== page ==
The results of the Communications Committee survey will be posted on the USCCB web site on March 25.

"The USCCB reviews offer moral and ethical guidance for moviegoers," says Gerri Paré, Director of the USCCB Office for Film and Broadcasting. "Hollywood hype can be misleading and the USCCB Web site and movie line can help people choose films that are in line with their values. The 2002 Movie of the Year survey is a good opportunity for us to get feedback from those who use our reviews."

The movie review service is supported by the Catholic Communication Campaign, the U.S. bishops' media program funded by an annual collection from Catholic parishes.

Actors Co-op is one of the most award-winning small theater companies in Southern California. It is composed of committed Catholic, Protestant and Orthodox actors who meet weekly for prayer and professional development. It is truly a godsend to young actors starting out in L.A. who have the opportunity in the company to gain credits and experience without being violated by the talent meat-market that is L.A.

The Co-op only holds auditions once a year for new members. Info about auditioning is below. Please pass it on to any actors you know who are looking to find a supportive, faithfilled creative community in Los Angeles.

Actors Co-op Auditions

If you or a friend of yours are interested in being considered for the upcoming auditions for Actors Co-op, please send in your headshot and resume no later than noon, Friday, April 11th.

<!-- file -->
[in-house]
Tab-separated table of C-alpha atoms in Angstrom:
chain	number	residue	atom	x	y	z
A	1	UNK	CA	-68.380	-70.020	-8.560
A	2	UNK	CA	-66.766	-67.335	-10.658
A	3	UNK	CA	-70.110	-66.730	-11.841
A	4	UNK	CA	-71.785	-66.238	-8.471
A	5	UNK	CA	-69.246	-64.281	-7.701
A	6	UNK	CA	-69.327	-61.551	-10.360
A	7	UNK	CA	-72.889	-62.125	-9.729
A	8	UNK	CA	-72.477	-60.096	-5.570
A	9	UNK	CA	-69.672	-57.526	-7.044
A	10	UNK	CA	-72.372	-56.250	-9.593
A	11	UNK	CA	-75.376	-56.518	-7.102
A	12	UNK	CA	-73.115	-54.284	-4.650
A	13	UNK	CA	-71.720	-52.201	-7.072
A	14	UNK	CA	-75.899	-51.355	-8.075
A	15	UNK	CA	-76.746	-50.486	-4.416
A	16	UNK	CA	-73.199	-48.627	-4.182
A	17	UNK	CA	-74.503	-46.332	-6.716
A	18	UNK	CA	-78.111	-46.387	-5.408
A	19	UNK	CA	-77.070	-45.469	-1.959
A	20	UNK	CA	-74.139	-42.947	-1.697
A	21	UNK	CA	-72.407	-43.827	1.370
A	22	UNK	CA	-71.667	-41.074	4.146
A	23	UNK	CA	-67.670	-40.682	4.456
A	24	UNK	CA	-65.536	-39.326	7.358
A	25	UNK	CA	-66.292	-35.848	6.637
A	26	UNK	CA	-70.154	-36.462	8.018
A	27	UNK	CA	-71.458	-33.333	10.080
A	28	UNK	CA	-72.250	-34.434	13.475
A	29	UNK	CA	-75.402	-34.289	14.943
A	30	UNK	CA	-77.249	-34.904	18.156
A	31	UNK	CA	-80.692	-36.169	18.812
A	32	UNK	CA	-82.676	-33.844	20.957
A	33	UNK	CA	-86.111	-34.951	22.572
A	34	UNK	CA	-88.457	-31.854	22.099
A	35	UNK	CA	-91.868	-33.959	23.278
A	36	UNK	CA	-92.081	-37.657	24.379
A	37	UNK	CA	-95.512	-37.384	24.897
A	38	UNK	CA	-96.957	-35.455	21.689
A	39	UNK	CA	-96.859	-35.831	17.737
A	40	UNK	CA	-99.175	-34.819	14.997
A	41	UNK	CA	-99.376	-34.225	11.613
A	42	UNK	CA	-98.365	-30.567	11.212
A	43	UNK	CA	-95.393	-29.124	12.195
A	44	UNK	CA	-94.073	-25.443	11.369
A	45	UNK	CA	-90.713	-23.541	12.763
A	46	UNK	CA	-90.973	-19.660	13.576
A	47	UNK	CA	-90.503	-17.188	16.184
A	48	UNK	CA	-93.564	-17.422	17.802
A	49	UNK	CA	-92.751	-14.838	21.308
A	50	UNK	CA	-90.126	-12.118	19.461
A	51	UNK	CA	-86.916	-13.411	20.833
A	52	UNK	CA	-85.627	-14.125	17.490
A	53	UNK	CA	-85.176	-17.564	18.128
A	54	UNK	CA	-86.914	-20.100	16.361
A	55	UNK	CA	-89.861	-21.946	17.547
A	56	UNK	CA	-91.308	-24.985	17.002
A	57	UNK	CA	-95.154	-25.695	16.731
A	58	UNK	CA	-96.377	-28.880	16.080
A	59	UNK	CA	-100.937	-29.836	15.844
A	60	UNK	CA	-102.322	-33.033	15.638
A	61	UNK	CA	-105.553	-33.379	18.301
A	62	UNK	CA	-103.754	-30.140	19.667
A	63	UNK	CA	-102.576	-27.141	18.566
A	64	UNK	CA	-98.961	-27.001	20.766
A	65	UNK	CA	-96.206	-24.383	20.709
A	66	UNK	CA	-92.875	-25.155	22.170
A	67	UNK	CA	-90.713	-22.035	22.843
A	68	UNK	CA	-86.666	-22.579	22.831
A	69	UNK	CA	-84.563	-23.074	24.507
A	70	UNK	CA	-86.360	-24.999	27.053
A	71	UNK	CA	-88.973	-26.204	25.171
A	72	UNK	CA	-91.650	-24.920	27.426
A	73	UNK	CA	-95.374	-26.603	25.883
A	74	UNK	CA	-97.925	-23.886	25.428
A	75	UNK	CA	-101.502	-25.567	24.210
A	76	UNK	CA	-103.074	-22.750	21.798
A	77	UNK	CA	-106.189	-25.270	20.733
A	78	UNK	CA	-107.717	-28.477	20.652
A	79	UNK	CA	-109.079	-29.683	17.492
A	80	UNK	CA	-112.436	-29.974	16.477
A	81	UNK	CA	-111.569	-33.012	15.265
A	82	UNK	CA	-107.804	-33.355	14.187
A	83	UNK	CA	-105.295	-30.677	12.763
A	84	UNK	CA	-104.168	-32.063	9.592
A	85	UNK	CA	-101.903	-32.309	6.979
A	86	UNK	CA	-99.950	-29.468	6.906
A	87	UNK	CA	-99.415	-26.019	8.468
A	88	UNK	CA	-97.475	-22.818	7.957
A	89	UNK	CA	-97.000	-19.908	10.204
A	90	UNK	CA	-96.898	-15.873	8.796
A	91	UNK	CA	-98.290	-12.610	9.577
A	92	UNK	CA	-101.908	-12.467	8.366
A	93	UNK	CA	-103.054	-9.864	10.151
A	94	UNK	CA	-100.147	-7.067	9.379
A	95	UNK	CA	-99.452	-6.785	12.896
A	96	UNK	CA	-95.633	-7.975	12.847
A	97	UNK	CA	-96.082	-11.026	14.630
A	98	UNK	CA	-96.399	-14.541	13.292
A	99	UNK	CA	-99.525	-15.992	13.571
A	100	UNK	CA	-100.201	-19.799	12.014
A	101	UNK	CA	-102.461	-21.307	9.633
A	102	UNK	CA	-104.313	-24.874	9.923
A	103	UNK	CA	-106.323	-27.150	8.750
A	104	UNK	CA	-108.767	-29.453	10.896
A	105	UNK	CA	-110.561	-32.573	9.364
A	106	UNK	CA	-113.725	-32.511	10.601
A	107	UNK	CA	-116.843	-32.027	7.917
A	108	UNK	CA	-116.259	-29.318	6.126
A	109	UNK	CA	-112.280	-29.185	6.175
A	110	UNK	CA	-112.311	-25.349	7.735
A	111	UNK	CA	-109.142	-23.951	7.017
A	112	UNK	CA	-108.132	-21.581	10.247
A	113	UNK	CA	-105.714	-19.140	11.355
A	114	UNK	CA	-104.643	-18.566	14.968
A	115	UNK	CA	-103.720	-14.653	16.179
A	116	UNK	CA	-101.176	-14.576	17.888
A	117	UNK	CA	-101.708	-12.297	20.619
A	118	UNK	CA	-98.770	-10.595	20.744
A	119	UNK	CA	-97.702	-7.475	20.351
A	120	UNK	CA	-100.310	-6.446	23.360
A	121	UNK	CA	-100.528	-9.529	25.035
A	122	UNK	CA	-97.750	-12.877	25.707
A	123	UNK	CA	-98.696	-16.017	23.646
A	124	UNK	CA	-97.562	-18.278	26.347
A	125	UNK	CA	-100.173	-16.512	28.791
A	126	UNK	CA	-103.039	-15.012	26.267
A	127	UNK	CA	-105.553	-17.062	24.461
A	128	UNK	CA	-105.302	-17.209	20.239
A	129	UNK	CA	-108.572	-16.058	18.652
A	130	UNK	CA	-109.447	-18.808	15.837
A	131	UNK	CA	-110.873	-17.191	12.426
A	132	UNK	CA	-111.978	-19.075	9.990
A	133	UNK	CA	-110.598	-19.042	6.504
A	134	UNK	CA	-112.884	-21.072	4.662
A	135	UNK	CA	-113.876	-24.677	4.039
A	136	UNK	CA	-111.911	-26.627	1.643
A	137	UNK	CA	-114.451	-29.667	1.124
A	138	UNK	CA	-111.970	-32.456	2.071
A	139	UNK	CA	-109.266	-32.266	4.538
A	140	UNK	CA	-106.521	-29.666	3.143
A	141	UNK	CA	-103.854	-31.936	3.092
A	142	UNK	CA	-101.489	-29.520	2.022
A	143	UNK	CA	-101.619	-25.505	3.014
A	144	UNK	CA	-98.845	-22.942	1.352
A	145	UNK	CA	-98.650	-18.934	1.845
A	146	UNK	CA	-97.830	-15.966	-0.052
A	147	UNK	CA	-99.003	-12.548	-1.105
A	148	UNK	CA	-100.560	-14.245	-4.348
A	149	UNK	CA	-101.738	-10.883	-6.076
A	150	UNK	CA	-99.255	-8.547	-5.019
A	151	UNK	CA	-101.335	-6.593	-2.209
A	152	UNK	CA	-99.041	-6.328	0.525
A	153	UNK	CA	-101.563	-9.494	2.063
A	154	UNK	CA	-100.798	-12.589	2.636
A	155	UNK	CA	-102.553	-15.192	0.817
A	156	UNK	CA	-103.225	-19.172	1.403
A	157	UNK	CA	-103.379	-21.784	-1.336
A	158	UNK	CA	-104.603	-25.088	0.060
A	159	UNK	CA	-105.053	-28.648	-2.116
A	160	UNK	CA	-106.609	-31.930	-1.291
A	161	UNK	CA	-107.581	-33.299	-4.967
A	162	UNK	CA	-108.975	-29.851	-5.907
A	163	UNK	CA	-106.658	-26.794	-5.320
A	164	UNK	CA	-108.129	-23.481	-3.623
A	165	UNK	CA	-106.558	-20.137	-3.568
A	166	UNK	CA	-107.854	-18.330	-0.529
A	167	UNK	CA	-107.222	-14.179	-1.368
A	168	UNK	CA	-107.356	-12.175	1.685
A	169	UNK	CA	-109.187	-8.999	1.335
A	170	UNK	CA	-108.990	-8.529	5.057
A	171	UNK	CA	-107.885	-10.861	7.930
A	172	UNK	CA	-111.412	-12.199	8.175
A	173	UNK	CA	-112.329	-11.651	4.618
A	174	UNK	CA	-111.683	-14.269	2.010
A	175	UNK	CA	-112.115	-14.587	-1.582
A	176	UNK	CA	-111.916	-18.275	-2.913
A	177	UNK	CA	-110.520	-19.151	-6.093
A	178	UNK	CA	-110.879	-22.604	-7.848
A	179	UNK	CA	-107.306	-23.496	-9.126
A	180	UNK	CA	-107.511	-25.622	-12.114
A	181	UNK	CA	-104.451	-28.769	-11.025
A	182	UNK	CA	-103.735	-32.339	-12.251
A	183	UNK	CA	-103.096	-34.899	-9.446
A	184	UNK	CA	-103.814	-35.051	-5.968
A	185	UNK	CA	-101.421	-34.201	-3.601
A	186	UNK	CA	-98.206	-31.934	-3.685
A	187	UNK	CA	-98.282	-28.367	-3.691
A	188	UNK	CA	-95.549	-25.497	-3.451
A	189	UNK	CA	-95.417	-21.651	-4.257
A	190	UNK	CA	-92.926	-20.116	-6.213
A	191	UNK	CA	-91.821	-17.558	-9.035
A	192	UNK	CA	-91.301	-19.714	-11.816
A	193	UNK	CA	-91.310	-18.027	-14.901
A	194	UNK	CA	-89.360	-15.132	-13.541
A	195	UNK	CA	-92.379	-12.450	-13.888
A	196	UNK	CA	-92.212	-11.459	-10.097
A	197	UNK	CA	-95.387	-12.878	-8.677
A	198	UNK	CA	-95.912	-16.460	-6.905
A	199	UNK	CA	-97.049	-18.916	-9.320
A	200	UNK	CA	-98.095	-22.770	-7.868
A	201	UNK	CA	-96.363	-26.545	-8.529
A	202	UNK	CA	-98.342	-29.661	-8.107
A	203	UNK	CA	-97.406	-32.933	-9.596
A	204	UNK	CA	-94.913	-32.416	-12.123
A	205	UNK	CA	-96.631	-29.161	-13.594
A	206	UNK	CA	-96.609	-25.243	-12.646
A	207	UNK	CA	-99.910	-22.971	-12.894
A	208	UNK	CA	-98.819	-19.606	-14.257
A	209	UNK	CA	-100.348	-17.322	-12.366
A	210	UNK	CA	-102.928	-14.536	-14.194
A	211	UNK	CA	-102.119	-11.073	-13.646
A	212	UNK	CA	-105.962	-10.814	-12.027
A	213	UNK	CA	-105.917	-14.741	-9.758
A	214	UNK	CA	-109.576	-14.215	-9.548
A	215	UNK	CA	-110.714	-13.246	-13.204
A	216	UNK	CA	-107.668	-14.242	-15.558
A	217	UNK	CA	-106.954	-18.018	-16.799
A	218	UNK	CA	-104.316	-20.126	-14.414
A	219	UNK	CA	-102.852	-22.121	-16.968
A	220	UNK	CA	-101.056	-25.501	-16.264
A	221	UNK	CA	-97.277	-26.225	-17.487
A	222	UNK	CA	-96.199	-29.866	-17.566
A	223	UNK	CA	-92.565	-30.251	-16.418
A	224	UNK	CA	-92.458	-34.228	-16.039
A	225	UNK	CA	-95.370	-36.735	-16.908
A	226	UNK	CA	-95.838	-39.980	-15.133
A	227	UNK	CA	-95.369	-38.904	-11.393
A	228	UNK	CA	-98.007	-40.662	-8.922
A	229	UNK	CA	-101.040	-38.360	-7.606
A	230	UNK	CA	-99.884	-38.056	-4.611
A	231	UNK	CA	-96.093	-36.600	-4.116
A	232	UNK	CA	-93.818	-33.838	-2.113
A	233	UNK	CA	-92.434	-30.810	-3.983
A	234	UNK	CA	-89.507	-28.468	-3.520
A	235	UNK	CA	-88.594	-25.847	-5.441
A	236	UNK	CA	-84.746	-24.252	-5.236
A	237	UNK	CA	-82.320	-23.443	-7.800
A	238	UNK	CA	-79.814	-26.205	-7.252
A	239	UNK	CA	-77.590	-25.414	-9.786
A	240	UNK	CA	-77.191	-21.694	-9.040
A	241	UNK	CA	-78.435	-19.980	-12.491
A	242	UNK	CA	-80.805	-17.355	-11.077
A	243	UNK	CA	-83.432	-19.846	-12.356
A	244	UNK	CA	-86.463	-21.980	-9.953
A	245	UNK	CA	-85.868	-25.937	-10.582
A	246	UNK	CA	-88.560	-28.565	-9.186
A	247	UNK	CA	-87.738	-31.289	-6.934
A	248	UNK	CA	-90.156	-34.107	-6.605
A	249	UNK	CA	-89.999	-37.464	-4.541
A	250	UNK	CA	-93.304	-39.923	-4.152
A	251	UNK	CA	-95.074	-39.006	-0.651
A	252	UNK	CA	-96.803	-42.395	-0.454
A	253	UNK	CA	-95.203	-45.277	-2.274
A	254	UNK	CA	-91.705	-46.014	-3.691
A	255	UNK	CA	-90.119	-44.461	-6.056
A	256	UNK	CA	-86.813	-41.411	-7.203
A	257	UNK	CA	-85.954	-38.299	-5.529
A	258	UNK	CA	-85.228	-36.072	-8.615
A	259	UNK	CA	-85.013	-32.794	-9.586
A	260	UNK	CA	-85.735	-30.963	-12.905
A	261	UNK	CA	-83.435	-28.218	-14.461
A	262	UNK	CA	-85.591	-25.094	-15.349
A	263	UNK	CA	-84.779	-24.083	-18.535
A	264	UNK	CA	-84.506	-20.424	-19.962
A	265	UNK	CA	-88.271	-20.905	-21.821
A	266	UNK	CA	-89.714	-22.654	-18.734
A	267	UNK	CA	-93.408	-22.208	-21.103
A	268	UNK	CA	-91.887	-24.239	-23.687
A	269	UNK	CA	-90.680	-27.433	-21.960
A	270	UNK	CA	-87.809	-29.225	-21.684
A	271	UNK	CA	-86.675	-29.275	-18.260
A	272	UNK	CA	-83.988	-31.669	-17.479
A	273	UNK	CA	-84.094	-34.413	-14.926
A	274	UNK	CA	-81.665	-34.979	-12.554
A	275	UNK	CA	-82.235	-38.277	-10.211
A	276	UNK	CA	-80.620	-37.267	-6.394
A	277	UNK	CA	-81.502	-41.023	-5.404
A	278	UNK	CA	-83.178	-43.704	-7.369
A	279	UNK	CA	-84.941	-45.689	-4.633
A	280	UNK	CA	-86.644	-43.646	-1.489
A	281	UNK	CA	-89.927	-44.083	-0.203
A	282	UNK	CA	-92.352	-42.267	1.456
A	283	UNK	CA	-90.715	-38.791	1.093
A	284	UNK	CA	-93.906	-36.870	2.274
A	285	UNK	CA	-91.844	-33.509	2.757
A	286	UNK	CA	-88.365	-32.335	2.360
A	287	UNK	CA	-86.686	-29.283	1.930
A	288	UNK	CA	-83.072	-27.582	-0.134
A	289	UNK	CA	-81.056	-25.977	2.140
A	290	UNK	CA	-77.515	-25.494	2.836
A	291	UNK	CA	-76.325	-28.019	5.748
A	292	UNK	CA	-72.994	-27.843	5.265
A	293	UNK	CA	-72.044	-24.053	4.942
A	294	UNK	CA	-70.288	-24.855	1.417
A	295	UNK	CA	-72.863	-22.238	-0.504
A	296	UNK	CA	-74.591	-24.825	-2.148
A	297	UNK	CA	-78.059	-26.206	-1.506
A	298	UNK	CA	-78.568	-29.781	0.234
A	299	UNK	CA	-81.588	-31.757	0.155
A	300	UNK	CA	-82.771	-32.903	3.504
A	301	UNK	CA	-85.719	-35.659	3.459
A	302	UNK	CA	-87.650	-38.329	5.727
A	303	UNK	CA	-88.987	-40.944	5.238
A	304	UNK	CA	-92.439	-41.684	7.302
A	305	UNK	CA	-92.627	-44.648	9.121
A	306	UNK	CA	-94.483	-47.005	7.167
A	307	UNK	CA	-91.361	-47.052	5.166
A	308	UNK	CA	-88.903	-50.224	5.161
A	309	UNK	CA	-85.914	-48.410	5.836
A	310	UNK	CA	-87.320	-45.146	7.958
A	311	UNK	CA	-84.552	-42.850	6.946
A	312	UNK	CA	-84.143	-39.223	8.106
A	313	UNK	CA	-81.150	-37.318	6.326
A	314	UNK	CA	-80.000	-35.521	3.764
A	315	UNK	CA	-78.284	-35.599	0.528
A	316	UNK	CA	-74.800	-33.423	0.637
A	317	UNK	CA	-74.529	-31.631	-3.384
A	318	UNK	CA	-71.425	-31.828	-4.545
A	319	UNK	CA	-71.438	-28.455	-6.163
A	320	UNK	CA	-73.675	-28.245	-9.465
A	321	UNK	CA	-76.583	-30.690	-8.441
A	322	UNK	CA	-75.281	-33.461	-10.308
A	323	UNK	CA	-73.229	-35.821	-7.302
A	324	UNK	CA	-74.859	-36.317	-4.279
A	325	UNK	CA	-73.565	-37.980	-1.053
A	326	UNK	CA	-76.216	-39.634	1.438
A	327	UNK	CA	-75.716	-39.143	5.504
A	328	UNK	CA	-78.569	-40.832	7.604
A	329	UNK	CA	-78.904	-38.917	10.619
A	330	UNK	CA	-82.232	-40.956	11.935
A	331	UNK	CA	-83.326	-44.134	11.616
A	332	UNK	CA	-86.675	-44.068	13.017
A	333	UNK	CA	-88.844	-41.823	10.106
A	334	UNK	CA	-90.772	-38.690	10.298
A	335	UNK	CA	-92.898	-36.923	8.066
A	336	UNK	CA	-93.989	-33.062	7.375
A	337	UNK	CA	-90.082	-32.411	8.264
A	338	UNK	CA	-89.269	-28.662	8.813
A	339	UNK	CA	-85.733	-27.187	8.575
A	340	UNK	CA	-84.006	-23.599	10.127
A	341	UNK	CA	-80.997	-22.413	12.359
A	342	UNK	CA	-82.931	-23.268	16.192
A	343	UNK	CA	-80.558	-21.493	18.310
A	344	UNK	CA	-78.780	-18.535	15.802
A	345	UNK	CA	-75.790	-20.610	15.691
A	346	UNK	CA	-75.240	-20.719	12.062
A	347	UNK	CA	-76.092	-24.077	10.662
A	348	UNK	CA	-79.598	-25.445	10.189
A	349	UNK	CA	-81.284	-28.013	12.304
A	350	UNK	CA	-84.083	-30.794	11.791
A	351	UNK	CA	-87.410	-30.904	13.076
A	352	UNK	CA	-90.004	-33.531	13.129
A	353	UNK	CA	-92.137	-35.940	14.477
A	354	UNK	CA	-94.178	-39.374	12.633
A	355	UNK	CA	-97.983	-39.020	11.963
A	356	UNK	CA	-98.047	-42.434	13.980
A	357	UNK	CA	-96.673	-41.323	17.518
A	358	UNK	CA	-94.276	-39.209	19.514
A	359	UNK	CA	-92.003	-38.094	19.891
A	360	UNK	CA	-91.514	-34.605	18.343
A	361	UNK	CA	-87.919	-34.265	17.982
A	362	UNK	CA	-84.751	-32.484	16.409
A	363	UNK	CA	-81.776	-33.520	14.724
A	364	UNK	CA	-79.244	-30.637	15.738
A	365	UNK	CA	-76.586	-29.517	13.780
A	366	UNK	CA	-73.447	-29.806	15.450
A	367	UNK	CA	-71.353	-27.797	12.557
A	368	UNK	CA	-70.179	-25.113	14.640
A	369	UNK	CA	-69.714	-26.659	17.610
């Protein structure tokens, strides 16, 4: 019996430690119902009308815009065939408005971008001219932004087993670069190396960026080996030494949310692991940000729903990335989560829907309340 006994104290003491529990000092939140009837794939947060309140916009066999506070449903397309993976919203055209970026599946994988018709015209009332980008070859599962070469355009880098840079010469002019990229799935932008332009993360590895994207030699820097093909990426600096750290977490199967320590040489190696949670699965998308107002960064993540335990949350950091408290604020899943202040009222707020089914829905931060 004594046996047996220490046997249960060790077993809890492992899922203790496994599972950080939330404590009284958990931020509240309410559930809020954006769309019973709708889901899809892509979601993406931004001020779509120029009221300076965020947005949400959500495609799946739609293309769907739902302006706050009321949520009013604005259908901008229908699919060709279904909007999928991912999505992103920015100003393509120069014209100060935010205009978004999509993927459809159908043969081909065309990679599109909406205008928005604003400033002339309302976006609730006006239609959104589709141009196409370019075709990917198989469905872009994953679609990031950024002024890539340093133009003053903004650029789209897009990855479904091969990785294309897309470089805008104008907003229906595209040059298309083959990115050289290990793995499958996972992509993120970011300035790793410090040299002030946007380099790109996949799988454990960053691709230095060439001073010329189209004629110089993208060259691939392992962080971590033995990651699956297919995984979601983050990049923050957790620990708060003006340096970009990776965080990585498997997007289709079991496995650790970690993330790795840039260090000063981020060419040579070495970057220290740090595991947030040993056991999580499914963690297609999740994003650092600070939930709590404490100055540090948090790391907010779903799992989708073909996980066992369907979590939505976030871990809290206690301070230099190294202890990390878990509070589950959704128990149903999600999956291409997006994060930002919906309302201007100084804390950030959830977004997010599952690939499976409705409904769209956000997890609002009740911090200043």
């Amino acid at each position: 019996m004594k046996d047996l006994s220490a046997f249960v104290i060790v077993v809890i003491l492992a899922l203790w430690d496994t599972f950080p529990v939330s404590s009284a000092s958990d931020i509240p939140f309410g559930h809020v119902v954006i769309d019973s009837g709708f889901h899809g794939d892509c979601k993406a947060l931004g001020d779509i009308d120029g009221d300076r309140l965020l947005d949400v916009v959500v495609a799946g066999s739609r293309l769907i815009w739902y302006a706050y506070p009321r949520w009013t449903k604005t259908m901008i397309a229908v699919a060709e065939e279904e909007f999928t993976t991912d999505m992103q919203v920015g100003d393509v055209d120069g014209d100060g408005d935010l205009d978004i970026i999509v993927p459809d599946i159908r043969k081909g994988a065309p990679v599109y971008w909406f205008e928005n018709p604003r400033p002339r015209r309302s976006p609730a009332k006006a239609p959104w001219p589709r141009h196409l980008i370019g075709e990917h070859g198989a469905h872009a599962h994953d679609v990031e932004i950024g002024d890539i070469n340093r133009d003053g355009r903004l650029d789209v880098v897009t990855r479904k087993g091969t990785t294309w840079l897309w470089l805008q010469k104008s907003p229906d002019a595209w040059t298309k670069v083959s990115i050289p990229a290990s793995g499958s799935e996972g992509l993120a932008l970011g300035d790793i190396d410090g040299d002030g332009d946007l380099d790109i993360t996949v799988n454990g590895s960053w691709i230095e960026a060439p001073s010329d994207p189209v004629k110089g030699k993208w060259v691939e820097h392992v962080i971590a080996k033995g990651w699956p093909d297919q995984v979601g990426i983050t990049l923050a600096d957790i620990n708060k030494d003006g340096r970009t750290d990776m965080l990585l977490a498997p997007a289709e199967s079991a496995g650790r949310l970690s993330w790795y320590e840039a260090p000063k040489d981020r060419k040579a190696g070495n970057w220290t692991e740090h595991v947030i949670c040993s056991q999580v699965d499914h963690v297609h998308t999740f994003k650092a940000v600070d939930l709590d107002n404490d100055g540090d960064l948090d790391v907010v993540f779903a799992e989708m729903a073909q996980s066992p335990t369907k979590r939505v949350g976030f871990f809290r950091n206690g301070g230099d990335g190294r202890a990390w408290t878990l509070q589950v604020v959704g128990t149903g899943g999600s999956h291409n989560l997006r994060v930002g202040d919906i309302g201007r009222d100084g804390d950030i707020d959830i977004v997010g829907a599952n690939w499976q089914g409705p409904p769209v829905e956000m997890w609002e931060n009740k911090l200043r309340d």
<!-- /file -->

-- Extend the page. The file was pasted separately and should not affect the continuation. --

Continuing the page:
After the pictures are received they be evaluated by the company's Audition committee. Several candidates will be selected from the pool of applicants for auditions to be held on Saturday, April 12th.

We are only able to accept a handful of new members every year,so if you are not contacted please just try again next year. Thanks so much. We hope to see you at the auditions.

Questions? Contact:
Gary Lee Reed
Artistic Director, Actors Co-op

Tuesday, March 18, 2003


One of my most esteemed screenwriter friends sent me the following email on Chicago. (Please feel to identify yourself in the comments if you so wish, O esteemed one.)

Why do we all love the movie so much, even though there's no redemption, there's no one to root for 'cause they're all moral reprobates, there's not one good character?

I think it's because the movie exposes the notion of "celebrity" as a false god. There are movies that worship the concept of "celebrity," of course, and on its surface, Chicago may seem to do so. But really, even while it's trading on our attraction to "celebrity," it takes us inside the notion, shows us how hollow and ephemeral "celebrity" is -- thus exposing our own false idol, as we have been sucked in to the celebrity status of the movie. (And it does it with songs and dancing!)

It makes me think a little about the stage version of The Producers -- we are howling with laughter at the notion of the fictional idiot audience in the play who are willing to deem "Springtime for Hitler" a smash hit without realizing how offensive it is -- yet at the same time, here we are in the real audience, howling with laughter at the exact same thing. Are we better than the people inside the play because we supposedly recognize the irony involved? Or not?

I think the same two levels are going on in Chicago, and that's why it's so much more than a fluffy 42nd Street kind of musical. And why we love it even though, on the surface, there doesn't seem to be much to love.